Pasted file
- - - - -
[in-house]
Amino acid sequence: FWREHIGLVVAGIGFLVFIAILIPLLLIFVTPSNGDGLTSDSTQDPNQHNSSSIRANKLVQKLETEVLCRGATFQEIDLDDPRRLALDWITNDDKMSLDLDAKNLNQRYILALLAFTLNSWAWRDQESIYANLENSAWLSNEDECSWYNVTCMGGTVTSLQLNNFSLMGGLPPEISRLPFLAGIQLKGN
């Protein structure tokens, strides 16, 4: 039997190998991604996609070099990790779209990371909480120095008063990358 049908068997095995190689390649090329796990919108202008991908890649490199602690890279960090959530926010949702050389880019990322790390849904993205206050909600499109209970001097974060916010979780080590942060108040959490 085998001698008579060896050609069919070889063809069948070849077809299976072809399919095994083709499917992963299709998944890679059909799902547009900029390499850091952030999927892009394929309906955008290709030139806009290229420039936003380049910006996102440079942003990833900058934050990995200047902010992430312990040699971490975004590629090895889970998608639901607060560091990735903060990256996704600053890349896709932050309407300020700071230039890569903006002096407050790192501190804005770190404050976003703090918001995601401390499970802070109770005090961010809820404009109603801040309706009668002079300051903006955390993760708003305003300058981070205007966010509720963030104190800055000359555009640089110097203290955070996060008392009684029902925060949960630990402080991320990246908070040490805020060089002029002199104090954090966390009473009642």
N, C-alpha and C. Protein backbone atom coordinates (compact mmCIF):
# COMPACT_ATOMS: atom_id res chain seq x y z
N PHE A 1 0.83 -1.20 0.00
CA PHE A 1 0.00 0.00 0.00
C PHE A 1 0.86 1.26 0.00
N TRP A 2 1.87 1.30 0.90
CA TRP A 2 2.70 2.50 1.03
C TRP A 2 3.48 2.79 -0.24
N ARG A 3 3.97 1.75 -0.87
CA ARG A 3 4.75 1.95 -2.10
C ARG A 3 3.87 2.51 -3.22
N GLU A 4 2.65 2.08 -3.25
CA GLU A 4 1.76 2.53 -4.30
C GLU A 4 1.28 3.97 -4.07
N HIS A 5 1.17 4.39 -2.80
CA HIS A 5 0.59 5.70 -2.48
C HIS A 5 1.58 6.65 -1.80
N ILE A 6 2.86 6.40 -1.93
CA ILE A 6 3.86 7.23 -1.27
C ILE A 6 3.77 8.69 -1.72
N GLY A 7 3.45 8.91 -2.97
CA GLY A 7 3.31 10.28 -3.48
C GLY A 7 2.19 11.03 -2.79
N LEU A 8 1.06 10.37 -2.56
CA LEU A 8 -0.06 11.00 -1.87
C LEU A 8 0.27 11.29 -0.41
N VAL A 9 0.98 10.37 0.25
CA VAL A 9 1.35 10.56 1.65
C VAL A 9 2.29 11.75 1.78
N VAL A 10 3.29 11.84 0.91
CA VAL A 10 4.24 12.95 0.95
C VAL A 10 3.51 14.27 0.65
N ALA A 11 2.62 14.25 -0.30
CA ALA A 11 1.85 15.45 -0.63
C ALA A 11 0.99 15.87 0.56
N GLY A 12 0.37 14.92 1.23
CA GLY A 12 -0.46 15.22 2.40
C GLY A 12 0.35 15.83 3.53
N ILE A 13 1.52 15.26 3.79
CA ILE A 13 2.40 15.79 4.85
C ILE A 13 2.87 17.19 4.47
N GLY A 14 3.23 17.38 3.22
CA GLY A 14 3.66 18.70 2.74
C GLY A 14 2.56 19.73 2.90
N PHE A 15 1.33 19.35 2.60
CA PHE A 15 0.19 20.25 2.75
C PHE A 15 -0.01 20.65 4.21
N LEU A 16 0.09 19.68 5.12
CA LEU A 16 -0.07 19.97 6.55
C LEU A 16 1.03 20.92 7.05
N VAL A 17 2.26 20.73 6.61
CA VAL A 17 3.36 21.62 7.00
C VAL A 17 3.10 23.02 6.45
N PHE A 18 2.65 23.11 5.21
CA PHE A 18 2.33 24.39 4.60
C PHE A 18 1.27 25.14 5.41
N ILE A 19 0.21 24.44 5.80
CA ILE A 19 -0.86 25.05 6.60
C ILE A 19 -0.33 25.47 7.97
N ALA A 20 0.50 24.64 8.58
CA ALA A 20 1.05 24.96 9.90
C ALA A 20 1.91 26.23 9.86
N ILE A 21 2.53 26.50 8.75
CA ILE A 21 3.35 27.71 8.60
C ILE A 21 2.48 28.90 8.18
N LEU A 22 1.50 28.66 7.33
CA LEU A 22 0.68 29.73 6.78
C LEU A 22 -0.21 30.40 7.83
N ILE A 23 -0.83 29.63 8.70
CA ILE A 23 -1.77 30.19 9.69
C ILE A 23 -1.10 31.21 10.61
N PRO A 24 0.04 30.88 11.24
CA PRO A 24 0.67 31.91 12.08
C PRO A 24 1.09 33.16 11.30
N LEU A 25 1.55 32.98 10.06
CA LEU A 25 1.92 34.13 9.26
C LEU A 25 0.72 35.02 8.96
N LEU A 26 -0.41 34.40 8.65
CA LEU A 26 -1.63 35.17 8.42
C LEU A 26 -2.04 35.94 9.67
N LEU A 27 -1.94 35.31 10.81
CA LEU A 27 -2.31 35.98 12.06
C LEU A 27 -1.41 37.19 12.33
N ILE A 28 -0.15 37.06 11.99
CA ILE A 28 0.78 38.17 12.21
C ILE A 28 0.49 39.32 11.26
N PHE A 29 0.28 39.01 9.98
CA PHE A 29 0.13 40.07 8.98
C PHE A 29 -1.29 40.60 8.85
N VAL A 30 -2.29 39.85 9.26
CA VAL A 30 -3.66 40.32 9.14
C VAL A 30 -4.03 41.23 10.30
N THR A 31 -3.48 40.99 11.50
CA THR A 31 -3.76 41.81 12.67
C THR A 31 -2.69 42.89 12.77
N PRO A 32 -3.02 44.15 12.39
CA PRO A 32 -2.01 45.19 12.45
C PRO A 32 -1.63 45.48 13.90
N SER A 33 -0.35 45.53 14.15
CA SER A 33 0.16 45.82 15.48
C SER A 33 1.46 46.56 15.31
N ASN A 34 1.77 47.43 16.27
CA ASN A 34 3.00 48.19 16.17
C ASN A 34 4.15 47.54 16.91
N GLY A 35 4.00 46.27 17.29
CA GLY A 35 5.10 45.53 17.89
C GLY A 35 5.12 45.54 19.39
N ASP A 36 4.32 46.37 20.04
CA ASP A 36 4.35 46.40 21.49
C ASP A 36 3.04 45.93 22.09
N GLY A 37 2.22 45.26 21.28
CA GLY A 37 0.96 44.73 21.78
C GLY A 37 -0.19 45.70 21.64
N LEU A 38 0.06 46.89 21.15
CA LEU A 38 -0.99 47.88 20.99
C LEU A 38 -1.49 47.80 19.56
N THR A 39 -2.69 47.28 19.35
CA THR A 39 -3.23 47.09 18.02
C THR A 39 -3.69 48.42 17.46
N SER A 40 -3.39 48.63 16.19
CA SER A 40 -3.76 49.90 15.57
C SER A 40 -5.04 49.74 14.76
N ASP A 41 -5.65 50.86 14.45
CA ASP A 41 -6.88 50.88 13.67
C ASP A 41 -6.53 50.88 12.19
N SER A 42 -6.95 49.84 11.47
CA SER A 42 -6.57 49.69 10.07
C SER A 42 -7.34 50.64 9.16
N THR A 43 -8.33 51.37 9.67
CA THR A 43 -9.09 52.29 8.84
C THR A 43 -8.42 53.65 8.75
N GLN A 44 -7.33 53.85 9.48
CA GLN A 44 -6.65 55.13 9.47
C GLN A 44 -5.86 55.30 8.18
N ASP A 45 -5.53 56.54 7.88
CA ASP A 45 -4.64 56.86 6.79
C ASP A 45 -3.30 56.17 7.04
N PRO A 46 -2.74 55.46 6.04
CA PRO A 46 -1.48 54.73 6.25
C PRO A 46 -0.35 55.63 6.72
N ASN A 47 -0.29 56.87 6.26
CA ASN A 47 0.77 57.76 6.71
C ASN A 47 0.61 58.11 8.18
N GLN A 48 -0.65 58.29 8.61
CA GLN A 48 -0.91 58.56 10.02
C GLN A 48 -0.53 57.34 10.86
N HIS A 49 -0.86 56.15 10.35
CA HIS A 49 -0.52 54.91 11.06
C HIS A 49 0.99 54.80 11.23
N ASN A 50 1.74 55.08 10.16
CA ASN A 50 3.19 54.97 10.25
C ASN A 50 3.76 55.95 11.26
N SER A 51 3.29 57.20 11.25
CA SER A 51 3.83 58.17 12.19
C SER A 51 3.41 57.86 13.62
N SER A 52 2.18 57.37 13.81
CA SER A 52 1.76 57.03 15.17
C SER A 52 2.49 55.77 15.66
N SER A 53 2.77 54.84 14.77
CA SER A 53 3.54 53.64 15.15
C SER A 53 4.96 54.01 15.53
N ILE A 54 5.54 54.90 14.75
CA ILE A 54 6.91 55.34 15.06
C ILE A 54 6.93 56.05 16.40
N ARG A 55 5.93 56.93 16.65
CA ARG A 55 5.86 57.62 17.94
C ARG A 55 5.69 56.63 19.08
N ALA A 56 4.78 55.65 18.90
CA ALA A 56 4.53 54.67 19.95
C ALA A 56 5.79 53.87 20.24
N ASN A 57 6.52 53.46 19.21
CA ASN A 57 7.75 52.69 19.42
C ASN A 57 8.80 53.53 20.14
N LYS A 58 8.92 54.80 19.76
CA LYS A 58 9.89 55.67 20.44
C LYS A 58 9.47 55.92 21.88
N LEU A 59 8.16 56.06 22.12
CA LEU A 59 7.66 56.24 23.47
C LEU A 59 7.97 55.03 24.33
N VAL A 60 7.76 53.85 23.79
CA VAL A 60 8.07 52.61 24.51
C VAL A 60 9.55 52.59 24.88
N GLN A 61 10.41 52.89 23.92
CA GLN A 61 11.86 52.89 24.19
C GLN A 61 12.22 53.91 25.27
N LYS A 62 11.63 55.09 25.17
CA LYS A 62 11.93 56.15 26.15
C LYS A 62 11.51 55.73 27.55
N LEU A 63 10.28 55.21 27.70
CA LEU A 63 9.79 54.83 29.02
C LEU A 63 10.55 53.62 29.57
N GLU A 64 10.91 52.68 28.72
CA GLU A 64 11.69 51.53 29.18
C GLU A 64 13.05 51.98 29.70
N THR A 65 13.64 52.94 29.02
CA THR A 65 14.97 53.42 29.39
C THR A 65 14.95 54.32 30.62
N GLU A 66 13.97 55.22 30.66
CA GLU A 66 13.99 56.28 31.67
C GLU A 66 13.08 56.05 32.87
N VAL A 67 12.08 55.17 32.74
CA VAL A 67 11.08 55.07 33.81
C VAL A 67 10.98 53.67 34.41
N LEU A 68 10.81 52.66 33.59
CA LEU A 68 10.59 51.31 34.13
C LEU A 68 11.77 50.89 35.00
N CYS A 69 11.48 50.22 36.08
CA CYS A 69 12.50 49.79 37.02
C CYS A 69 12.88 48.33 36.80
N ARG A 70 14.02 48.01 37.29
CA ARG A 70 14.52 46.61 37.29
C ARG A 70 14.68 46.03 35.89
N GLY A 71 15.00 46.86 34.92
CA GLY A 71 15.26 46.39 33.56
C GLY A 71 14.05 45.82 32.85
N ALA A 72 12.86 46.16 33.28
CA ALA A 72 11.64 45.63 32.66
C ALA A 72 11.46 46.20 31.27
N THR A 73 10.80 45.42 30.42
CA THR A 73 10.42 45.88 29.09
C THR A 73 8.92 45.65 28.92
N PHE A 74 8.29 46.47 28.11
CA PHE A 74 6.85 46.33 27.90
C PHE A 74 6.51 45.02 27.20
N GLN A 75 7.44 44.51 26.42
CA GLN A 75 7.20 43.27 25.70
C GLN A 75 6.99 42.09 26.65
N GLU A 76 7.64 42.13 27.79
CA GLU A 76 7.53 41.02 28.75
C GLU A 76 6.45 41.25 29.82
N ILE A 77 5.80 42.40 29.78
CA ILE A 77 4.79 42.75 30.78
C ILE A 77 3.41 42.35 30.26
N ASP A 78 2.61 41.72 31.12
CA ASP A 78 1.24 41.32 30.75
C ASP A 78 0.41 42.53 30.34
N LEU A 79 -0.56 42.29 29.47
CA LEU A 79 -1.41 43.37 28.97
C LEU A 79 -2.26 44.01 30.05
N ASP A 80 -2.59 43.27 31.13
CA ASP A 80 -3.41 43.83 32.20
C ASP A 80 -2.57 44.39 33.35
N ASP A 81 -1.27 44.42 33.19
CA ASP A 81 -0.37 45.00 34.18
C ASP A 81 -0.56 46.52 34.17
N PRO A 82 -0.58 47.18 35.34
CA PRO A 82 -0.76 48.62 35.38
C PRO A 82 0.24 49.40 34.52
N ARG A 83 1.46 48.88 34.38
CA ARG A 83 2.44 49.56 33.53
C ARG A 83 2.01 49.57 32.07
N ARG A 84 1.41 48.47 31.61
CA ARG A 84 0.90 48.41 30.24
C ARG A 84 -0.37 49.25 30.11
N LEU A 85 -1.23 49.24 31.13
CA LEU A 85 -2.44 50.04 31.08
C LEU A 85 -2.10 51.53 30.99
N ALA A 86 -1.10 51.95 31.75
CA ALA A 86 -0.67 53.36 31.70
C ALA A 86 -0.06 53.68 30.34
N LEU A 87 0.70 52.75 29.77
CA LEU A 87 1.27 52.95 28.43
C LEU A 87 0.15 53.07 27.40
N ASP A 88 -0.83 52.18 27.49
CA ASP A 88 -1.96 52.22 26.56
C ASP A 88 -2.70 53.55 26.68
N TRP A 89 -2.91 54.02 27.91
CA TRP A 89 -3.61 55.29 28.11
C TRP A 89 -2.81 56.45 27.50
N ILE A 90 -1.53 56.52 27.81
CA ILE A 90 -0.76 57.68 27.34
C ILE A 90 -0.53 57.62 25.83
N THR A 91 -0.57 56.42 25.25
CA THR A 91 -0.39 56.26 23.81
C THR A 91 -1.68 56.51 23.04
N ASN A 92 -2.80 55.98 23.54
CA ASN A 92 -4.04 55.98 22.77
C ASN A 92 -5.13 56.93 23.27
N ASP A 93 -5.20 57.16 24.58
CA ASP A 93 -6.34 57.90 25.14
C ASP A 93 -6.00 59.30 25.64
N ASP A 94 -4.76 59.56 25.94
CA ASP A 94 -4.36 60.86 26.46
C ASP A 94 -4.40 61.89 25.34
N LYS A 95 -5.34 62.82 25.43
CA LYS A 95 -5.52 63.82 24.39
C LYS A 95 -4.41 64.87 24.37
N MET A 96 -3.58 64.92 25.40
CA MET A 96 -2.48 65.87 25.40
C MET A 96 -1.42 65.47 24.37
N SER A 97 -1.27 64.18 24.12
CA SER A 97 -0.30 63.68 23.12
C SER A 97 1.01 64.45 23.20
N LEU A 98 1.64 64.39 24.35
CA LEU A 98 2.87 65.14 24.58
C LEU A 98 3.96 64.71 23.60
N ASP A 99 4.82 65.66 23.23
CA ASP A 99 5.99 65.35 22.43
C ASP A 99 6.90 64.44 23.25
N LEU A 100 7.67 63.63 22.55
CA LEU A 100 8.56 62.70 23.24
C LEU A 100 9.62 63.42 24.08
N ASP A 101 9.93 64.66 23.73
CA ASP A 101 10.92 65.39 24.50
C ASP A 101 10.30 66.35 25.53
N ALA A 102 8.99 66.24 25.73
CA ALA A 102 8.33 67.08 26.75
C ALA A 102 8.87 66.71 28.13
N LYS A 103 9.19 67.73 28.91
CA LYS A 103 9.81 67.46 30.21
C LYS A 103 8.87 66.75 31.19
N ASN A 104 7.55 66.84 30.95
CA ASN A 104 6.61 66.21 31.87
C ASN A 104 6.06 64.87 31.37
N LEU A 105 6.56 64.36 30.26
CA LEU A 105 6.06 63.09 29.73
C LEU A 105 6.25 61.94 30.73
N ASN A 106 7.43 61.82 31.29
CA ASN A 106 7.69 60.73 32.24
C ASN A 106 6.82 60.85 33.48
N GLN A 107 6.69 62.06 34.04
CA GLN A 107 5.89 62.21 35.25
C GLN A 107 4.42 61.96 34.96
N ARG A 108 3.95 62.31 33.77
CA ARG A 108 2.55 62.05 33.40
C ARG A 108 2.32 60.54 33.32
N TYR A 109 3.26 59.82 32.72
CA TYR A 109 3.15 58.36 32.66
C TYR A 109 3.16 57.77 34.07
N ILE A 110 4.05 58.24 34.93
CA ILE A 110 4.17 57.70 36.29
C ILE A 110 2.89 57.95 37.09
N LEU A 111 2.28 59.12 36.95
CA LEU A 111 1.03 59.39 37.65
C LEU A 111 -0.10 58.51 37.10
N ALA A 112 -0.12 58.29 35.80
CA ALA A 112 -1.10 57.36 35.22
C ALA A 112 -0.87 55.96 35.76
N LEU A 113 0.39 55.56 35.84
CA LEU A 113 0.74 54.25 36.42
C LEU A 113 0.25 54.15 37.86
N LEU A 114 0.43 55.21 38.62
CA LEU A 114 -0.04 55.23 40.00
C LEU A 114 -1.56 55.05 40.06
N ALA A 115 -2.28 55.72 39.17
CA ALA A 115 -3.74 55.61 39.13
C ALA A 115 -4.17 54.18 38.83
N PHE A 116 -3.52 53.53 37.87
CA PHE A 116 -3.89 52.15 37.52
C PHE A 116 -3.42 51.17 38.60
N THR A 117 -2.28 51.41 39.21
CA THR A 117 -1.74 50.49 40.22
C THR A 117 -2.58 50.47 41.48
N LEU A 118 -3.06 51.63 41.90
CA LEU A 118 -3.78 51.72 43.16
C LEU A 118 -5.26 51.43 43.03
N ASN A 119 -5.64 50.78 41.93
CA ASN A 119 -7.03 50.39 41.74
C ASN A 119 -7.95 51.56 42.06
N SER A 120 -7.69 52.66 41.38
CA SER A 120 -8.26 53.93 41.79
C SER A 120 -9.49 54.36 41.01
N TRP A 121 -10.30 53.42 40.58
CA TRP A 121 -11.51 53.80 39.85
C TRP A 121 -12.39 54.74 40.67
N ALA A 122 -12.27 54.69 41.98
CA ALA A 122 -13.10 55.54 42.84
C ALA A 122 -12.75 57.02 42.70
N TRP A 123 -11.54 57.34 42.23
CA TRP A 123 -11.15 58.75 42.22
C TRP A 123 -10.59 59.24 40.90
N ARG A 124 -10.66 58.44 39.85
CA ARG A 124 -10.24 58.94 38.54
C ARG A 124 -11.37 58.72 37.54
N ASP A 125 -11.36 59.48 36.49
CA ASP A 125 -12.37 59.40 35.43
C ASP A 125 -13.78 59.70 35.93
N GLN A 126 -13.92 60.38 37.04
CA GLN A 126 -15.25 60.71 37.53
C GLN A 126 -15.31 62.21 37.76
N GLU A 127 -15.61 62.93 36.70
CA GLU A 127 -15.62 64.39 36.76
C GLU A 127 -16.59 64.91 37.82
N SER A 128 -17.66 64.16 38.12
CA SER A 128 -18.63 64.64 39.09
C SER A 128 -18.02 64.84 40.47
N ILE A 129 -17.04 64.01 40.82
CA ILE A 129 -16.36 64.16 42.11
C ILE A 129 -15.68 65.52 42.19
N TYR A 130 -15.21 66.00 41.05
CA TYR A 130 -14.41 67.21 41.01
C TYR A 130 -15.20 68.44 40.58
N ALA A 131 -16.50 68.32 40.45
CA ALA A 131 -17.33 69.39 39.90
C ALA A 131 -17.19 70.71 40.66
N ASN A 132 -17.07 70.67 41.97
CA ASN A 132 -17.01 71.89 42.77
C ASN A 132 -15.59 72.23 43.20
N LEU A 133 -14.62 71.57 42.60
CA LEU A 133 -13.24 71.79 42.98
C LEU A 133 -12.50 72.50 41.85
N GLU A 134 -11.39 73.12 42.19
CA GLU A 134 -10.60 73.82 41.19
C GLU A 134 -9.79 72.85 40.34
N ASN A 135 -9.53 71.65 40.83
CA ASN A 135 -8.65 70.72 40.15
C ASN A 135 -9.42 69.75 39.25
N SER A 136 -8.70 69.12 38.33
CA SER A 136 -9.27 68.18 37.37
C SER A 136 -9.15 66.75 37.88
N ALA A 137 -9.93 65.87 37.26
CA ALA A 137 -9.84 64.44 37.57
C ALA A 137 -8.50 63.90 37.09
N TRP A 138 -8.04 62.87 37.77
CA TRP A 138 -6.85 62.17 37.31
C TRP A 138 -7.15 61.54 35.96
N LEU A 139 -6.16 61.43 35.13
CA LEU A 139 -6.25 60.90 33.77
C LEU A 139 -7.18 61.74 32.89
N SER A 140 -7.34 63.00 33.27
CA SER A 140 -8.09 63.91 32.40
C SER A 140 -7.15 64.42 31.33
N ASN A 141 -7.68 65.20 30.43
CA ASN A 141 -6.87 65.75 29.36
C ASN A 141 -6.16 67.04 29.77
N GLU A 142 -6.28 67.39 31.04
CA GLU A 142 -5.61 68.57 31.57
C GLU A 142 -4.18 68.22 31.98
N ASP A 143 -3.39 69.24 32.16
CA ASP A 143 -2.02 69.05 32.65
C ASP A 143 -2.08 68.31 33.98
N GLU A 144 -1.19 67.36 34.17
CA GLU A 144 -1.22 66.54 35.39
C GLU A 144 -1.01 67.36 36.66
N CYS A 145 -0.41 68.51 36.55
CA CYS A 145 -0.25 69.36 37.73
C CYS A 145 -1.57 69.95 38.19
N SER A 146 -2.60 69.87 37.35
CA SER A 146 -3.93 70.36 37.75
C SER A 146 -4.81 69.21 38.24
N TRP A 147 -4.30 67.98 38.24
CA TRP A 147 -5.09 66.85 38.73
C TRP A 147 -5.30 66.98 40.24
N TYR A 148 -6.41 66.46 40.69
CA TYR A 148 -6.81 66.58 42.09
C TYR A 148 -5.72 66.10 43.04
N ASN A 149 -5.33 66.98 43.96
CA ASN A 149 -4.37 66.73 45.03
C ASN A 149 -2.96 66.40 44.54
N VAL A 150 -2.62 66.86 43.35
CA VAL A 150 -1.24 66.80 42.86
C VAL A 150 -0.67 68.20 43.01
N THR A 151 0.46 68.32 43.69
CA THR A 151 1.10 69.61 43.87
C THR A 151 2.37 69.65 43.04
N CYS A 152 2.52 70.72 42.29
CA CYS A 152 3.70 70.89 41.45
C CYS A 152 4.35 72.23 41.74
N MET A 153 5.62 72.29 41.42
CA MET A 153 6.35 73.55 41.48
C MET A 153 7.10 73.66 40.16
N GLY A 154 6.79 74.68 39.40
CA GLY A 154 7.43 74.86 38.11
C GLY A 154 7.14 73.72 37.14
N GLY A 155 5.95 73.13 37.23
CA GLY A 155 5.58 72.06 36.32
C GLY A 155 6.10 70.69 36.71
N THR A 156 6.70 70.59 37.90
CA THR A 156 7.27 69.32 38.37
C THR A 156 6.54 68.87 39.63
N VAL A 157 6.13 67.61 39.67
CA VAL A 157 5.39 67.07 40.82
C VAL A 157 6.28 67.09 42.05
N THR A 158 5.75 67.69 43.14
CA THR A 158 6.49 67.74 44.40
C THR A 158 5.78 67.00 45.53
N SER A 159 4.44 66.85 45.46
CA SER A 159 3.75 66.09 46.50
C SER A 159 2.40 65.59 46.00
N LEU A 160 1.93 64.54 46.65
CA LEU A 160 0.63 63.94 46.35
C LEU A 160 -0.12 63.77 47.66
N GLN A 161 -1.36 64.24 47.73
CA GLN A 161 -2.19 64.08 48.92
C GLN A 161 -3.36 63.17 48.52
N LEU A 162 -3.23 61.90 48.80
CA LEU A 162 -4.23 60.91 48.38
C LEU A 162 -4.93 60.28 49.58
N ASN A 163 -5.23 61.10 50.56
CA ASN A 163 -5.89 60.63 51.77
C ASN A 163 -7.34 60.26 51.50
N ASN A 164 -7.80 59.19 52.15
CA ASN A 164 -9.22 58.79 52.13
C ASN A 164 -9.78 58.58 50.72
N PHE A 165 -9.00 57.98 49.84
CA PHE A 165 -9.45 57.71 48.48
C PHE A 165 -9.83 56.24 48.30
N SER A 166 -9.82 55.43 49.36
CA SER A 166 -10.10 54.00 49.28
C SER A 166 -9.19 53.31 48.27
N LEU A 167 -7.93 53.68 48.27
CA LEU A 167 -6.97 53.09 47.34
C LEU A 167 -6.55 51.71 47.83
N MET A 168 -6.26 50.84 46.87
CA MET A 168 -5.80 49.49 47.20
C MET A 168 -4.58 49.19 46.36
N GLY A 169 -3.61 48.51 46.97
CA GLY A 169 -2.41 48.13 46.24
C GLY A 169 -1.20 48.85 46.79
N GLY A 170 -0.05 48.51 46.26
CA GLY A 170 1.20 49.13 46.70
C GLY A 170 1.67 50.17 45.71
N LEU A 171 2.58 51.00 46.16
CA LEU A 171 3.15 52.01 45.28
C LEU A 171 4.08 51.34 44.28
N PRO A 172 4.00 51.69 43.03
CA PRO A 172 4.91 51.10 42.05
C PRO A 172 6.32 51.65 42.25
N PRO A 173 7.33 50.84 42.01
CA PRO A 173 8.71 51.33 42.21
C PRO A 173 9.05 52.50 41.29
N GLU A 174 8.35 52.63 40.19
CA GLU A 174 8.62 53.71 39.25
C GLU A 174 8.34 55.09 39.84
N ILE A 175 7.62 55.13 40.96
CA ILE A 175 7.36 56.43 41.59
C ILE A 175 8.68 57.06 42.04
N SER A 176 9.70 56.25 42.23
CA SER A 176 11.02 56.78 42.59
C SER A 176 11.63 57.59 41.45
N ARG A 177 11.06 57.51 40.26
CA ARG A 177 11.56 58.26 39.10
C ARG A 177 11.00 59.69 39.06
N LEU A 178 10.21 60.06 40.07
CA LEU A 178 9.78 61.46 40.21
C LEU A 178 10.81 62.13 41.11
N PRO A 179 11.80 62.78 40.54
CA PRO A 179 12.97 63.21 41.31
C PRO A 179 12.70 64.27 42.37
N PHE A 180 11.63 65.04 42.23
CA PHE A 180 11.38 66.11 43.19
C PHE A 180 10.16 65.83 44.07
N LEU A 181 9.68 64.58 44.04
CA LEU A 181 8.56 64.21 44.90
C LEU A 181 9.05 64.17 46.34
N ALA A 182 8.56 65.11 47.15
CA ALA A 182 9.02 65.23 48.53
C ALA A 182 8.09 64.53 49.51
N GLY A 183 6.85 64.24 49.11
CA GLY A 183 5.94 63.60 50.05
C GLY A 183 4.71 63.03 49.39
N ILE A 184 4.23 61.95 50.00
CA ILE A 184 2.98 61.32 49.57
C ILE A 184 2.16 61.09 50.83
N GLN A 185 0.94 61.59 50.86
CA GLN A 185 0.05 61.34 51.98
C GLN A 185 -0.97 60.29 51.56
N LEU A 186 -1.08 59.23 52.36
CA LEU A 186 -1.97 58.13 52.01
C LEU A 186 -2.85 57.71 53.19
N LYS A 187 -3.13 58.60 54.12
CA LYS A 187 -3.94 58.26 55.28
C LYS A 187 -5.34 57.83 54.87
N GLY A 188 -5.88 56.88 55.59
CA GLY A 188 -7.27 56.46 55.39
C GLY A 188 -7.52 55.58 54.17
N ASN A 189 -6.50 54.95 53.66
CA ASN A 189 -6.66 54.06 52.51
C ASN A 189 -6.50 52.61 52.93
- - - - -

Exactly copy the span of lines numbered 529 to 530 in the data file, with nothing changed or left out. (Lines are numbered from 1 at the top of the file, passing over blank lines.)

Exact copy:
CA ILE A 175 7.36 56.43 41.59
C ILE A 175 8.68 57.06 42.04